The Wind Direction. And For What It’s Worth … « Arthur Morris/BIRDS AS ART

The Wind Direction. And For What It's Worth ...

Following Up

Everything below in today’s post has to do with questions raised in the recent blog post here. Wanna learn? Keep reading.

What’s Up?

I spent most of Wednesday morning watching the Milwaukee Bucks defeat the Phoenix Suns for the 2021 NBA Championship. After the game, I reveled for hours in the celebration and the commentary. When the Bucks were down 2-0 in the best of seven series, I was telling my friends that they would win. They proceeded to take the last four games. Congrats to the whole Bucks team, in particular to Final MVP Giannis Antetokounmpo. The tall, skinny teenager was the fifteenth pick in the 2013 NBA draft.

Adapted from the Wikipedia article here.

Giannis Adetokunbo was born in Athens, Greece, on December 6, 1994, the son of immigrants from Nigeria. Three years earlier, his parents had moved from Lagos, leaving their firstborn son, Francis, under the care of his grandparents. Although Adetokunbo and three of his four brothers were born in Greece, they did not automatically receive Greek citizenship. For the first 18 years of his life, Adetokunbo could not travel outside the country and was effectively stateless, having no papers from Greece or Nigeria. He was eventually issued Greek citizenship on May 9, 2013, less than two months before the 2013 NBA Draft. Adetokunbo grew up in the Athens neighborhood of Sepolia. His parents, as immigrants, could not easily find work, so Giannis and his older brother, Thanasis, helped by hawking watches, handbags and sunglasses in the streets. In 2007, Adetokunbo started playing basketball. After gaining Greek citizenship in 2013, his official surname became Αντετοκούνμπο, the Greek transcription of Adetokunbo, which was then transliterated letter-for-letter and officially spelled on his Greek passport as Antetokounmpo. Because many could not pronounce his surname, he quickly became known as the “Greek Freak.” Antetokounmpo obtained Nigerian citizenship in 2015.

Giannis is now 6′ 11″ tall, has filled out to a svelte 242 pounds, and earns $25 million a year. From humble beginnings, he sits atop the sports world with his teammates as NBA champions. I’d be remiss in not recognizing the contribution of forward Khris Middleton (as well as the rest of the team and the oft-maligned coach, Mike Budenholzer). Without Middleton’s clutch shooting the Suns would have won the series.

Thanks to the many who left insightful comments at yesterday’s A Zebra at ILE ??? Your Thoughts? Be Honest. Be Brutal blog post here. I will be sharing my thoughts on the Zebra Swallowtail image here soon. There is lots to learn.

Today is Thursday 22 July 2021. I will begin packing today for my Auto Train trip after which I will be spending all of August on Long Island. Wherever you are, and whatever you are doing, I hope that you too have a great day.

Thanks for all the comments on yesterday’s images. I will be sharing my thoughts on those with you here tomorrow.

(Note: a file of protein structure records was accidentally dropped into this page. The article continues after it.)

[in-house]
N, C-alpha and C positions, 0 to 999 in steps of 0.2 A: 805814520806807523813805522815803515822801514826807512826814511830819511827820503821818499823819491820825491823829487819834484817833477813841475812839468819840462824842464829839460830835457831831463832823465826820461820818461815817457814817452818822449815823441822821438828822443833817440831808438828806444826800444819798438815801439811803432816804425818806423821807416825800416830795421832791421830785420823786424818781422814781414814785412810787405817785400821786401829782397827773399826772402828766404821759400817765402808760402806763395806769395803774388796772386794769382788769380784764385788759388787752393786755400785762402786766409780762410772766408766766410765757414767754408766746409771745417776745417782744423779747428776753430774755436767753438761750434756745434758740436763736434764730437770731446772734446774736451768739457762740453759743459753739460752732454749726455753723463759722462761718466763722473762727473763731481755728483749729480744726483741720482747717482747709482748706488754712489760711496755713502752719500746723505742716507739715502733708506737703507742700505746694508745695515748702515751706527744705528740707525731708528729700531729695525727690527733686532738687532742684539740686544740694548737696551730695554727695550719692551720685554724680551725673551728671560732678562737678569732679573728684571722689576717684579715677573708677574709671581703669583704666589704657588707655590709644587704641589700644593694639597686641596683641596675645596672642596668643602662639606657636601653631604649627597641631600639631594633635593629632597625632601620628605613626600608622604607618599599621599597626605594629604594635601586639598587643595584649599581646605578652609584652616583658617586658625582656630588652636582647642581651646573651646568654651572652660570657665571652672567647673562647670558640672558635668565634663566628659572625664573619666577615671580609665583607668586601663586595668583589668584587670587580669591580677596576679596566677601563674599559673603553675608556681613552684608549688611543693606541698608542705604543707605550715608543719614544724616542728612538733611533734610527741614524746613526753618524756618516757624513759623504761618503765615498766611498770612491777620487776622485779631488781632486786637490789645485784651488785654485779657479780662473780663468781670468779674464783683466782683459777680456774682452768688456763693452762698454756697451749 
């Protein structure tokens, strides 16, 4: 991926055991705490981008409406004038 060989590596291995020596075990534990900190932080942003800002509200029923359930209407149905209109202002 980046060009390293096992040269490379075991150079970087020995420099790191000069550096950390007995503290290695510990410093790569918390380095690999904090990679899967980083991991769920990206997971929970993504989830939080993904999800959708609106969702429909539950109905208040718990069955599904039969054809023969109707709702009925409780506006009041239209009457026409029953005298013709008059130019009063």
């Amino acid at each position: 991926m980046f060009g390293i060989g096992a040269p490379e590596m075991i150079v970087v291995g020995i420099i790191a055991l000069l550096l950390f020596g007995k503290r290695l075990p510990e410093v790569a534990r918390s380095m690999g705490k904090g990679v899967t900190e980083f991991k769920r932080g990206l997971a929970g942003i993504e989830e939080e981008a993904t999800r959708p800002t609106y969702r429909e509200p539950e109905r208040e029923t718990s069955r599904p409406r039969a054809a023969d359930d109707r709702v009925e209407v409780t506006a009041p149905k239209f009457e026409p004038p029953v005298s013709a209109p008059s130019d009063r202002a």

Remember that you can find some great photo accessories (and necessities!) on Amazon by clicking on the Stuff tab on the orange/yellow menu bar above. On a related note, it would be extremely helpful if blog-folks like me, who spend too much money on Amazon, would get in the habit of clicking on the Amazon logo link on the right side of each blog post. As you might expect, doing so will not cost you a single penny, but would be appreciated tremendously by yours truly. And it works seamlessly with your Amazon Prime account.

This blog post took about 90 minutes to prepare and makes 207 consecutive days with a new one. Please remember that if an item — a Delkin flash card, or a tripod head — for example, that is available from B&H and/or Bedfords, and is also available in the BAA Online Store, it would be great, and greatly appreciated if you would opt to purchase from us. We will match any price. Please remember also to use my B&H affiliate links or to save 3% at Bedfords by using the BIRDSASART discount code at checkout. Doing either often earns you free guides and/or discounts. And doing so always earns my great appreciation.

Please Remember

With income from IPTs now close to zero, please, if you enjoy and learn from the blog, remember to use one of my two affiliate programs when purchasing new gear. Doing so just might make it possible for me to avoid having to try to get a job as a Walmart greeter and will not cost you a single penny more. And if you use Bedfords and remember to enter the BIRDSASART code at checkout, you will save 3% on every order and enjoy free second-day air shipping. In these crazy times — I am out at least forty to sixty thousand dollars so far due to COVID 19 (with lots more to come) — remembering to use my B&H link or to shop at Bedfords will help me out a ton and be greatly appreciated. Overseas folks who cannot order from the US because of import fees, duties, and taxes, are invited to help out by clicking here to leave a blog thank you gift if they see fit.